Everybody reacts to retirement differently, I believe, some with great joy, immensely happy to at last be able to throw off the harness and indulge in the activities--whether it be spelunking or reading War and Peace a second time--that make them really happy. There are others, however, who reach retirement age without having planned for it, find themselves suddenly adrift, and just gather dust (so to speak) until they're gathered into a nursing home. I've been officially retired now for some three years from teaching English at Cottey College. There were, I admit, some years in the mid-late 70's, when I toyed with the idea of changing careers, but with the arrival of Helen Washburn I decided I wanted to stay, and did so, until I'd taught here for 32 years, happy as a clam. Because I'd been very happy for 28 of those years, I'd not bothered to think about retirement. But, then, I began having severe health problems, and those--well, not nudged, but rather shoved or stampeded, me into retirement. All at once, I discovered I'd used up most of my working life, and what was I going to do now for the years remaining to me? I was watching Charlie Rose, late last night on Public Television, when he re-broadcast snippets from his 14 or 15 interviews with Yale graduate and founder of the Conservative periodical National Review, William F. Buckley Jr. Charlie is most obviously a dyed-in-the-wool Liberal, and the somewhat older Buckley, just as obviously a dyed-in-the-wool Conservative. But as you watch the two of them gently spar with and complement each other, it's just as obvious that the two have enough in common--namely, respect for each other, witty articulateness, genuine affection -- to be dear friends. Buckley may've been dying, even as he spoke, but you could only marvel at the twists and turns his alert mind was taking. Buckley died early this past week.
At the end of the program, last night, Charlie Rose spoke a short, unscripted eulogy I've thought about all day. He said he'd known Buckley since he himself started in television, and that he'd learned more about the medium and its requirements than he could tell. Then, he talked about running across his friend in New York more often than seems possible in such a swirling mass of humanity. Inevitably, they'd bump into each other on a street corner, and one or the other would call out, "I'll phone you tonight!" or, "Let's have lunch next Thursday!" But, since both men, married with children, and at the top of their games, were busy from the moment they got out of bed at 6 a.m. until they dropped back to sleep at 2 a.m., neither remark would ever come to anything. And so, suddenly and, I gather, more or less unexpectedly, Bill Buckley was dead. "There are," Rose concluded, with a noticeable catch in his voice, "no tomorrows."
Late last week, I received the fall issue of The Taft Bulletin, from my Connecticut prep school, where I spent the last three years before going on to college. Together with all my fellow Tafties, I used to feel I was missing out on a major part of life--namely, girls my own age. Until I was 18, I scarcely knew there were such creatures as girls, but if we were there to learn, we did that. And we made life-long friends with some of our male classmates. Michael Edmund Shaheen, Jr., for example, was a fellow theater buff, fellow member of Taft's Masque and Dagger Society, both of us with vague dreams of being a part of Broadway shows when David Merrick, or some other theater big-wig discovered us. Mike had graduated from Yale Law School, abandoned his inchoate Broadway dream, and gone instead to Washington, D.C., where he'd been hired to work for the Department of Justice.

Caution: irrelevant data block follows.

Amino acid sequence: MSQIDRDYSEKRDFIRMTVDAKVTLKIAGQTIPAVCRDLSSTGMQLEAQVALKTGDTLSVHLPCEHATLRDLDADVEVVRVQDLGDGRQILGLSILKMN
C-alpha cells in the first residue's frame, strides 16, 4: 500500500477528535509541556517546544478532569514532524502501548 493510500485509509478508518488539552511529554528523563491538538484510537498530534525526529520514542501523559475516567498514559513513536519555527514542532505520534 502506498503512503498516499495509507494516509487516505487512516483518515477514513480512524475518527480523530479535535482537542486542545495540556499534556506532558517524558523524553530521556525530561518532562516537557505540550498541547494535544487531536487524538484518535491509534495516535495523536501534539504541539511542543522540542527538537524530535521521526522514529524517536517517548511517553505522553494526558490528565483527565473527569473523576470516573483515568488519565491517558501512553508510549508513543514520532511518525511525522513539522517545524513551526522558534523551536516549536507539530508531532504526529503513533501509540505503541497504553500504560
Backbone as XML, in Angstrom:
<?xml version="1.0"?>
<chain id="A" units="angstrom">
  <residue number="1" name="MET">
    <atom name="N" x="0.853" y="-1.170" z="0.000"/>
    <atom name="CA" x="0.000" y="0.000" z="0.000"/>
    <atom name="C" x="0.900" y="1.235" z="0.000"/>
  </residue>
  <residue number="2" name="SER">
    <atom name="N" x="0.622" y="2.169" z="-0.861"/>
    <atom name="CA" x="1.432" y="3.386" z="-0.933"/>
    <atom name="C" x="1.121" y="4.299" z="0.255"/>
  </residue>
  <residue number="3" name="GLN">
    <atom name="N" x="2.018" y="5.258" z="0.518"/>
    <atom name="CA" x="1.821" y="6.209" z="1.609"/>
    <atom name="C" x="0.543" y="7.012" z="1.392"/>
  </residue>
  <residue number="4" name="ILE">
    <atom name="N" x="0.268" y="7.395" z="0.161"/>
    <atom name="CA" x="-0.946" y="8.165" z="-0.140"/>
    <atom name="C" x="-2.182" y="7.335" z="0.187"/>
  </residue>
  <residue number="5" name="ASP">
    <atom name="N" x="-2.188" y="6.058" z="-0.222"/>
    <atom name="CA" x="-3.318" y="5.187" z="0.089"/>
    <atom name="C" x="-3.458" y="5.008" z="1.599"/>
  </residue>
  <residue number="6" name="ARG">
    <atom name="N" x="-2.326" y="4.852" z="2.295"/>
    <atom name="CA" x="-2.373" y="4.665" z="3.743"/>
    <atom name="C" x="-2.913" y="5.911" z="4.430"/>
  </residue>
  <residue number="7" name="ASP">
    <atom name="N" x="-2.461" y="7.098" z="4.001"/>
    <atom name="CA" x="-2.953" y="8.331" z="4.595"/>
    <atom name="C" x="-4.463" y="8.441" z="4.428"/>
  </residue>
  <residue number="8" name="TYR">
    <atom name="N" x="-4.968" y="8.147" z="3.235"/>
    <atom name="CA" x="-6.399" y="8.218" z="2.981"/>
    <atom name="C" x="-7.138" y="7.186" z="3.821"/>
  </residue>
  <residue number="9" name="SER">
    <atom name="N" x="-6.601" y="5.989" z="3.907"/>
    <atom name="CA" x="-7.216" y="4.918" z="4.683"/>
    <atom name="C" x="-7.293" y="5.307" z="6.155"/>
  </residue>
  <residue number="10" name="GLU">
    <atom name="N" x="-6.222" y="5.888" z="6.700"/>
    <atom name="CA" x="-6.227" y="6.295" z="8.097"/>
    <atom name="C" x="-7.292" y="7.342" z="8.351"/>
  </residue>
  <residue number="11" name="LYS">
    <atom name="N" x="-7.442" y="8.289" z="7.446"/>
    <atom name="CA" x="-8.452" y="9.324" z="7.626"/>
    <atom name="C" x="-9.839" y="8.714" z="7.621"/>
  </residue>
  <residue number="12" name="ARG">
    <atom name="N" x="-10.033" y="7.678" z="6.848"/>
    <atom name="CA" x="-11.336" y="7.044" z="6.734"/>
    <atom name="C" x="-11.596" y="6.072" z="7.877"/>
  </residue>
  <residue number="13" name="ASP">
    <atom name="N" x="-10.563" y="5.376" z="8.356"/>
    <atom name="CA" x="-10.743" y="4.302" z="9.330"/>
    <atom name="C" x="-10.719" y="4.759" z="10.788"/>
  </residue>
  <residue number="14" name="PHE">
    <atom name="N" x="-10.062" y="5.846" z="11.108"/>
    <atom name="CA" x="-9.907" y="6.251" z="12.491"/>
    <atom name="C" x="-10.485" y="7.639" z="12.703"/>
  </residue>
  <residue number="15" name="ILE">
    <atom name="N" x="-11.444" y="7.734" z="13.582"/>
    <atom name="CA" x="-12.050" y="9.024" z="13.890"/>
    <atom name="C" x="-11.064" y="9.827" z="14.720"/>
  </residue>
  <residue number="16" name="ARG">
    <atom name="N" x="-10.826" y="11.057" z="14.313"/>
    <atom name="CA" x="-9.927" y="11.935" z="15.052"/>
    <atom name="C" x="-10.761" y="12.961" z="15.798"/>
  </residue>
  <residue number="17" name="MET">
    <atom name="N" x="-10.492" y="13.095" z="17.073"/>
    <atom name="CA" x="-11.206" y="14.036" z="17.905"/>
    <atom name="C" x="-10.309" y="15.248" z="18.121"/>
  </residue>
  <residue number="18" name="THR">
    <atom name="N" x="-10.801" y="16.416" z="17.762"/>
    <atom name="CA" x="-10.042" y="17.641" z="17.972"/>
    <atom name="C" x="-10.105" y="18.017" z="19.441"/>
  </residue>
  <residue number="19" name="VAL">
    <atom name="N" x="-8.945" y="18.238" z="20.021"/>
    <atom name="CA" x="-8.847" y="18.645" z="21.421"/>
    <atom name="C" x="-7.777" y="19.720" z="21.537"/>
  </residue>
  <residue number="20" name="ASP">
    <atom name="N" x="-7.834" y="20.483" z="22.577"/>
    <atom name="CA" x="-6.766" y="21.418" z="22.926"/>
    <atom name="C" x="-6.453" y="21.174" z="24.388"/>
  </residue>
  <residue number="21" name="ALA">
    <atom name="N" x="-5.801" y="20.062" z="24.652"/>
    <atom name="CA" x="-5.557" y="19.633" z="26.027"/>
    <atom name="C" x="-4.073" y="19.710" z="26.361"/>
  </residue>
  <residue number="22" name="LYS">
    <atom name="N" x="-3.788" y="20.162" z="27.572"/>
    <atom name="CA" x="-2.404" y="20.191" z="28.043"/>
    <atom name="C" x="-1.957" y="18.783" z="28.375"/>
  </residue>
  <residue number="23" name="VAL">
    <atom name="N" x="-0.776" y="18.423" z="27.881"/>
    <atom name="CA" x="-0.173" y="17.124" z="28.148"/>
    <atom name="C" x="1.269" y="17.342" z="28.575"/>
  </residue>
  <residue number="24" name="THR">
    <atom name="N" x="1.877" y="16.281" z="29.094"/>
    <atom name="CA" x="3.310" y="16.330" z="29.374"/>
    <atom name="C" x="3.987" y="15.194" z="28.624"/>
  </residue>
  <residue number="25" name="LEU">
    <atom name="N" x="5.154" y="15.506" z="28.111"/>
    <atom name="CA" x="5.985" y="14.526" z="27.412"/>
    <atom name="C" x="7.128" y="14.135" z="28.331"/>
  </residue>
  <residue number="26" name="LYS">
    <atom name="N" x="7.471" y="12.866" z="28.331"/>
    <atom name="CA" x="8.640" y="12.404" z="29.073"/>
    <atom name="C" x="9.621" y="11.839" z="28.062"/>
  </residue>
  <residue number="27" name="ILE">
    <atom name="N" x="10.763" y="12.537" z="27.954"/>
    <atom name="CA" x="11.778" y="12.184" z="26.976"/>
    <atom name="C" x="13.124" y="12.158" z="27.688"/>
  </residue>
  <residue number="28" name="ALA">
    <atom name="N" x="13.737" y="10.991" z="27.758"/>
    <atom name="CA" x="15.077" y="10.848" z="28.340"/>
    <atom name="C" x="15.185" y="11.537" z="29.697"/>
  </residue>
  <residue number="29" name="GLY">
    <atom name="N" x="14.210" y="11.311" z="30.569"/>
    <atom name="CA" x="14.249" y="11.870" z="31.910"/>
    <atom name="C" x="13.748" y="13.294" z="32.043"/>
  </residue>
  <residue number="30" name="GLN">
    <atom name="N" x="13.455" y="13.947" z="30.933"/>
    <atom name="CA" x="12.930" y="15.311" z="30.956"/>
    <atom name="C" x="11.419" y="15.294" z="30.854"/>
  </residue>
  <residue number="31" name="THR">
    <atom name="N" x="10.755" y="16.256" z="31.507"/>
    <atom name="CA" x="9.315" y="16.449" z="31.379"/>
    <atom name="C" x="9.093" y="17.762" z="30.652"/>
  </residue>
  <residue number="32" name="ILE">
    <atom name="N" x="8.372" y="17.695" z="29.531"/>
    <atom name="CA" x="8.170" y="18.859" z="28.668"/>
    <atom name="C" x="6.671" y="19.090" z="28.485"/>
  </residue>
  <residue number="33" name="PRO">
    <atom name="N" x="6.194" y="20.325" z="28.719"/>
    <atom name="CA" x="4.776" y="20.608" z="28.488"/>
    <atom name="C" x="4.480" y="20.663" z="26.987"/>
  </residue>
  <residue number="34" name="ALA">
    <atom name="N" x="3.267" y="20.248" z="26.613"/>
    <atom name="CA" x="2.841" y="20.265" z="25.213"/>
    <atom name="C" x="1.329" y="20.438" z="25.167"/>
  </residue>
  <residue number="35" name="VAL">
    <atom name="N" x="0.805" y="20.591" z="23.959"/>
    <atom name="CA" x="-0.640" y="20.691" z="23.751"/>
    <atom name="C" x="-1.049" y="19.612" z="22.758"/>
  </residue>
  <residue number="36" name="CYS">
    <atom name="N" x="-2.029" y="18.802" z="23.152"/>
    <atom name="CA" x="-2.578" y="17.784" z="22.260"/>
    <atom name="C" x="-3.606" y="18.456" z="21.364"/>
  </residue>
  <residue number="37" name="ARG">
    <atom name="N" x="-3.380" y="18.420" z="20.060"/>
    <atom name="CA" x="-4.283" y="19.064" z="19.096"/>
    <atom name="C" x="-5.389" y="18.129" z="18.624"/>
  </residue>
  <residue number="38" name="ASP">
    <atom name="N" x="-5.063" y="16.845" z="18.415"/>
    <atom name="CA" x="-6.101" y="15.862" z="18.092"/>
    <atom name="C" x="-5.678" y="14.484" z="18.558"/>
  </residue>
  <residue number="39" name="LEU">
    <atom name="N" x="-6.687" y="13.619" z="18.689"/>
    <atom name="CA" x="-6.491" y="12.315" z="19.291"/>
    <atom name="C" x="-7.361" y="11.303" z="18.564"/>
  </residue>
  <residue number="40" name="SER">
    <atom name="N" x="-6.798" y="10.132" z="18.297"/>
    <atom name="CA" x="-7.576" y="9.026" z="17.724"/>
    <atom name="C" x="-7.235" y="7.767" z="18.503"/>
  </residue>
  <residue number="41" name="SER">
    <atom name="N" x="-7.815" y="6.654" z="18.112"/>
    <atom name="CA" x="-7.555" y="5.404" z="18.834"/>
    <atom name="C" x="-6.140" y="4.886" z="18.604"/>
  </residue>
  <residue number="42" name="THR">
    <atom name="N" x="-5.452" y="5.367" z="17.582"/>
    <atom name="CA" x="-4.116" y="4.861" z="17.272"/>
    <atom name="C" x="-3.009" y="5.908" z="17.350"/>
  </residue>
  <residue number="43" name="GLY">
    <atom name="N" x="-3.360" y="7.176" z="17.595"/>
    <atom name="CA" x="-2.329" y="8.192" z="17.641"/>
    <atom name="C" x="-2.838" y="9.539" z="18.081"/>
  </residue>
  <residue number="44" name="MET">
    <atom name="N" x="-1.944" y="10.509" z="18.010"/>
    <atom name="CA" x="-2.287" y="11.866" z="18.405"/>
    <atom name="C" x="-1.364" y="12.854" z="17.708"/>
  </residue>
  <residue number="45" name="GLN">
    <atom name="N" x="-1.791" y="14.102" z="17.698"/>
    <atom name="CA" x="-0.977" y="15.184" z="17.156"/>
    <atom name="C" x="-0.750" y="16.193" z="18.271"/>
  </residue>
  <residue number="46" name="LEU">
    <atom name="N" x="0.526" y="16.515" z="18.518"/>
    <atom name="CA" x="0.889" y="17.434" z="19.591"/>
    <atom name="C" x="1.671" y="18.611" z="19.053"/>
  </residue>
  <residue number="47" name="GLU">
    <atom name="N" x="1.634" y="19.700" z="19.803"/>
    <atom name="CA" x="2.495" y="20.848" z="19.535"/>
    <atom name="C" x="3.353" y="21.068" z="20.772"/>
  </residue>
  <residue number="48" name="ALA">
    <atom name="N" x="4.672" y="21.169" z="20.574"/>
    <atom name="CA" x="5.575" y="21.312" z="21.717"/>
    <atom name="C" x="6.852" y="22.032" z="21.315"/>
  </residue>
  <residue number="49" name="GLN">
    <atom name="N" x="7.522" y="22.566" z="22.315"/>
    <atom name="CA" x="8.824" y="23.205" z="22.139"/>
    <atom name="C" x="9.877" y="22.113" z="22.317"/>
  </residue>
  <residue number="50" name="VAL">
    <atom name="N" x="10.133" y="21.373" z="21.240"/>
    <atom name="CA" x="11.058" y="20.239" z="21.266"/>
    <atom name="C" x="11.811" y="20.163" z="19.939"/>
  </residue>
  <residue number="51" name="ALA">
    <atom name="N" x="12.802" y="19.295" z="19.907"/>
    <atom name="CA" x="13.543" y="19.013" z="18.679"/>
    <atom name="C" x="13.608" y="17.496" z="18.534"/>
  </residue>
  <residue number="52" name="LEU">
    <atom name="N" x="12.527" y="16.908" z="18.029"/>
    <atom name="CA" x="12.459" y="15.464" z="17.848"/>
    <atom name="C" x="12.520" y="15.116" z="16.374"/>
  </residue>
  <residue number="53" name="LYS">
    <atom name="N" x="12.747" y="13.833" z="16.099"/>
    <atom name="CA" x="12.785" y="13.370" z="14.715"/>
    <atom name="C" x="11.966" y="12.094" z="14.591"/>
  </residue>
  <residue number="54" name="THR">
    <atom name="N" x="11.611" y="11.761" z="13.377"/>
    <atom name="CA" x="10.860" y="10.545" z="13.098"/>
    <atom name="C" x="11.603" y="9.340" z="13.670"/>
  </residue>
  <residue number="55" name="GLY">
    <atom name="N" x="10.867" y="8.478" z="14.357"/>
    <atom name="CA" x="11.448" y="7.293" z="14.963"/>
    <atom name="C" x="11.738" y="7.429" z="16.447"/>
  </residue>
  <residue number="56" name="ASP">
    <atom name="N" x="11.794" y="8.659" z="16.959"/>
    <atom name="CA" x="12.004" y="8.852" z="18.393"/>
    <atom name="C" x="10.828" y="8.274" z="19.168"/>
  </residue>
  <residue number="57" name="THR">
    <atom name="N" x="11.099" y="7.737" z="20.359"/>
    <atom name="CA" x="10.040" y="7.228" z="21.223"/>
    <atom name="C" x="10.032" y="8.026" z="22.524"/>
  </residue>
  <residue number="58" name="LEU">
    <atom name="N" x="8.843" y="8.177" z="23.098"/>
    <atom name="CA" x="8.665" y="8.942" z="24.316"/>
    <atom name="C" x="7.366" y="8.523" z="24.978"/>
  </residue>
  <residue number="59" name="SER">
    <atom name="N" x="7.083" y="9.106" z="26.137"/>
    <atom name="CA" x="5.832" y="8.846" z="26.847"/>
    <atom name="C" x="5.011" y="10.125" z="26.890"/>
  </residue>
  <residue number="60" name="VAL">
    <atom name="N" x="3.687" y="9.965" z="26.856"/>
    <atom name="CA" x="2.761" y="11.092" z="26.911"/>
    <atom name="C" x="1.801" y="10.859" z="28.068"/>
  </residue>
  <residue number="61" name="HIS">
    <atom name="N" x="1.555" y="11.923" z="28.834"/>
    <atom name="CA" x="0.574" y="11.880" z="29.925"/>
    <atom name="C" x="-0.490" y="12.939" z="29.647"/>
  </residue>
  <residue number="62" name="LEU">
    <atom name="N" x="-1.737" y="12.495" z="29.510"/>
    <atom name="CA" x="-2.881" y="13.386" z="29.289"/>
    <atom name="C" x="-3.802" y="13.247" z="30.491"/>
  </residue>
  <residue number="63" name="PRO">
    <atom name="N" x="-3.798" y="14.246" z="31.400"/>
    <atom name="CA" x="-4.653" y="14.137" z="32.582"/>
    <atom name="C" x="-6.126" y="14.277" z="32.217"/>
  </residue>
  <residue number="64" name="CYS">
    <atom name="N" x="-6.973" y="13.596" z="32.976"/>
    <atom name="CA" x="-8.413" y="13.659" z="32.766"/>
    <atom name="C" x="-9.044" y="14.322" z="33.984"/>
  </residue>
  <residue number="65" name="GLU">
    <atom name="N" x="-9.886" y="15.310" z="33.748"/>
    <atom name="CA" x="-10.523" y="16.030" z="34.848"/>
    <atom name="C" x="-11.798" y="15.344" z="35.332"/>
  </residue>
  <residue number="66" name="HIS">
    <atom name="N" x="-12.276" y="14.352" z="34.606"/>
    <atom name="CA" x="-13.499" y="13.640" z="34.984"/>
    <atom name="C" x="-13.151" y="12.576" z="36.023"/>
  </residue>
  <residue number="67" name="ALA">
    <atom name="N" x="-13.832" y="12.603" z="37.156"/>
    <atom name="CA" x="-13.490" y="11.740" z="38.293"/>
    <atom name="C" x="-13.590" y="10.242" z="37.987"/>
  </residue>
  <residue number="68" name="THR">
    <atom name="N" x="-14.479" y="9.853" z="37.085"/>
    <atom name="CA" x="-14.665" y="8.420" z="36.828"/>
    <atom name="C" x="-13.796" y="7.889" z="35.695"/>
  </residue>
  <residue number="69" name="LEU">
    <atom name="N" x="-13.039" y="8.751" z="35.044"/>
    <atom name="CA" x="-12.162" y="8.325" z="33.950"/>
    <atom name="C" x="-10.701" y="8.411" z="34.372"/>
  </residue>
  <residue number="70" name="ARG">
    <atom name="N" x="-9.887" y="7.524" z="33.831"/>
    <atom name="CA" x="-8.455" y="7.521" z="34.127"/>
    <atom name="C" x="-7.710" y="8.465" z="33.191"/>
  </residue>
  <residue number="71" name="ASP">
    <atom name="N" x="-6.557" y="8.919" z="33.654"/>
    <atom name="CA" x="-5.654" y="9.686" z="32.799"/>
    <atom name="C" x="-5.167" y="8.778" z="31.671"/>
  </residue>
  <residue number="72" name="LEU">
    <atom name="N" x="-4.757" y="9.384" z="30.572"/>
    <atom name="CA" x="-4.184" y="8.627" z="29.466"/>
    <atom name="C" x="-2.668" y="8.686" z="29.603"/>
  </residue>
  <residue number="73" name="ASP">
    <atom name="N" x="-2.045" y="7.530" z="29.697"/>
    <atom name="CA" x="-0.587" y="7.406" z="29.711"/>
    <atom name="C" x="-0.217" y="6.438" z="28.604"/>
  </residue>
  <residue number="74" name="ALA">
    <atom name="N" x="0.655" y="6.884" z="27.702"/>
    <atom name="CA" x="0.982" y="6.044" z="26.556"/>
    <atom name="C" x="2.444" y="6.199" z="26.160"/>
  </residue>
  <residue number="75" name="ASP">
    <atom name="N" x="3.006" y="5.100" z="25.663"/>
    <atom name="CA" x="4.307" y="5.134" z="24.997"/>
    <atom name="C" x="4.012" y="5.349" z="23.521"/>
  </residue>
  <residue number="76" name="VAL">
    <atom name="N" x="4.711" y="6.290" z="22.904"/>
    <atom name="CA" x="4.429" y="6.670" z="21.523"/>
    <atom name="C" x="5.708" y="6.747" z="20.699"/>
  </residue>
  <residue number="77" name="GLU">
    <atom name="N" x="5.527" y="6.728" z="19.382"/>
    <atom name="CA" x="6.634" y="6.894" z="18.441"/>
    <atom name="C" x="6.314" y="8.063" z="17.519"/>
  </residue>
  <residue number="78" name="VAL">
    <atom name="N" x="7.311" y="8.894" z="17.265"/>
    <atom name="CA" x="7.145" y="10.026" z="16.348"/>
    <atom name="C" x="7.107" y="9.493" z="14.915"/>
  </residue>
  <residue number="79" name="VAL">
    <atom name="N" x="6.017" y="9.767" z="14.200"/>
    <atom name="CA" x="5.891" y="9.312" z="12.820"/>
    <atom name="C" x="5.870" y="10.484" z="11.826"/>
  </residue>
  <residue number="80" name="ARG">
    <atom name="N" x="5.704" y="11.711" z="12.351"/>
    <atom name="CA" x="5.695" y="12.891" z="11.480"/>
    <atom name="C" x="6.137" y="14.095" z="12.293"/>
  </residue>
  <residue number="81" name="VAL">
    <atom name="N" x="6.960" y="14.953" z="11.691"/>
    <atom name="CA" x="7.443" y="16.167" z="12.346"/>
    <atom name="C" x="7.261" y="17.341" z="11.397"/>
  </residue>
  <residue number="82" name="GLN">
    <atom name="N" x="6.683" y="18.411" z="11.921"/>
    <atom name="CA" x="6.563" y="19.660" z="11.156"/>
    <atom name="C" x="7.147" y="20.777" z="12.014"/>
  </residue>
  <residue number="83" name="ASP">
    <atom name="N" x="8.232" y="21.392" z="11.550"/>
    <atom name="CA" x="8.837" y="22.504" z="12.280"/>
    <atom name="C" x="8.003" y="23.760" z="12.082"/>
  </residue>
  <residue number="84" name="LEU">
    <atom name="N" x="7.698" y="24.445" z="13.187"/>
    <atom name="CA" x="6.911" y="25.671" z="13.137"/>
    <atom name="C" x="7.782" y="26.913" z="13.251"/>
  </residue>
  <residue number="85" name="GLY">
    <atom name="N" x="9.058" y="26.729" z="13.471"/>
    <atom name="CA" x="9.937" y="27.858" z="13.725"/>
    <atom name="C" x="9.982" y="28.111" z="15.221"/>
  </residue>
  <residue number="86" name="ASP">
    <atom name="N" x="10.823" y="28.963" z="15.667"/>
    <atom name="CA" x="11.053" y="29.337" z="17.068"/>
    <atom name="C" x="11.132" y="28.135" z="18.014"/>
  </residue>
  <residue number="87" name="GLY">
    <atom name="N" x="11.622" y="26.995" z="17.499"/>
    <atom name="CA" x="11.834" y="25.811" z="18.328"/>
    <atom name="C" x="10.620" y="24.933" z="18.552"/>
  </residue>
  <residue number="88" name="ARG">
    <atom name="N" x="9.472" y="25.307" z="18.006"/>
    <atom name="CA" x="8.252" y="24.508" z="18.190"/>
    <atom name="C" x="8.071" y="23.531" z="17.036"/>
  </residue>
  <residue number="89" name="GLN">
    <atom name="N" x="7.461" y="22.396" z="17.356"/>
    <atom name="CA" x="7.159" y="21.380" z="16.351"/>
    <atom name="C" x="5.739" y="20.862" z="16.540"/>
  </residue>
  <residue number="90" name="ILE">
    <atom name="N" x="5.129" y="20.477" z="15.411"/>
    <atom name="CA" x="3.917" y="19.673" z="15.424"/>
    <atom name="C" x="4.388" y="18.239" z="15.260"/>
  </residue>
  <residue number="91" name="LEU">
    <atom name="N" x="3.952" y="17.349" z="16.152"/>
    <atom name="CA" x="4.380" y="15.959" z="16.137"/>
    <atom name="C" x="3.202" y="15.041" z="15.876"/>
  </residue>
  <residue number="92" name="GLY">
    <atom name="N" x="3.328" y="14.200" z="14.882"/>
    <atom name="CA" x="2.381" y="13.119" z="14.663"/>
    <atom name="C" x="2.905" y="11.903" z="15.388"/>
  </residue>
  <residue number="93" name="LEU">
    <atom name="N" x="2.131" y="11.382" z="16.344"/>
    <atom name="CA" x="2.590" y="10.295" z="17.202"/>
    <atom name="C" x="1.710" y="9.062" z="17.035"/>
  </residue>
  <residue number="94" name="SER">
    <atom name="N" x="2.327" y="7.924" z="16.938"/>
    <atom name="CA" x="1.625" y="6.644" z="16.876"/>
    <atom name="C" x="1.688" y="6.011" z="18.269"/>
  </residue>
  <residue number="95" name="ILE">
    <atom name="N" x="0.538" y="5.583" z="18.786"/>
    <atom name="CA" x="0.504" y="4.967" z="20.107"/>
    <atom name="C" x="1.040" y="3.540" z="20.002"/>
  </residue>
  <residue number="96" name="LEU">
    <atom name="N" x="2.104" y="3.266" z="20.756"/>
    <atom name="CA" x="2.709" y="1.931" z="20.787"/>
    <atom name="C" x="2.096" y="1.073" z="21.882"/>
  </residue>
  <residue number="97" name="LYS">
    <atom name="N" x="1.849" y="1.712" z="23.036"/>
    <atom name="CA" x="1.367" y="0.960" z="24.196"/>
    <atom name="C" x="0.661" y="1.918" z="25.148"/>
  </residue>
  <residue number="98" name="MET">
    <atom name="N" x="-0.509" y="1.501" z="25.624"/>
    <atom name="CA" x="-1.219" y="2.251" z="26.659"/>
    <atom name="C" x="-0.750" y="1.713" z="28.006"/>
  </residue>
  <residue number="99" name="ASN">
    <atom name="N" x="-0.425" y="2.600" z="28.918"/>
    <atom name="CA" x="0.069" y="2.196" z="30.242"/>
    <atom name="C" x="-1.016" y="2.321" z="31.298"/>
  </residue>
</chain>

Accidentally, one evening, I'd seen Mike being interviewed by Dan Rather, I think it was, about his current work prosecuting the latest mobsters. Born and bred in the little town of Como, Mississippi, he was now, it seemed, on a par with Elliott Ness. Were there already signs of toughness and criminal savvy back when I knew him, when we were both teenagers? I took out my Taft 1958 Annual, turned to his page (84), and read his inscription, in blue fountain pen ink:. "To one of my real friends, on whom, in one of my rougher moments, I used the trick of bending fingers. I give you not best wishes, but fervent assurances of a future too brilliant as a playwright . . . " "Dad,' asked daughter Jessica, when I told her a good high-school friend of mine had died, "Did you two keep in touch after you graduated?" "No," I admitted, ashamedly. "And, neither did I keep in touch, after graduation from Taft, with my Panamanian friend Louis Martinz, with whom I went to lunch and dinner whenever he came to New York, on his way to or from the University of Pennsylvania, where he went to college. It was Louis who, through thick and thin, urged me to finish writing a play that could be produced by his new friend, the Broadway director whose name I forget. It was Louis, bold as brass, who hopped on his bike one morning and pedaled to the little Connecticut cottage where playwright Arthur Miller was living with his current wife, Marilyn Monroe. After we graduated from college, he returned to Panama and began working for his father to clean up the government left in shambles by the ousted dictator Noriega, while I got married, moved out of New York into Minnesota, and buried myself in class preparation, which stopped only when I retired. I kept in touch by letter, but I never saw him again. He died, quite unexpectedly, one day, when we were in our 50's.
There are no tomorrows.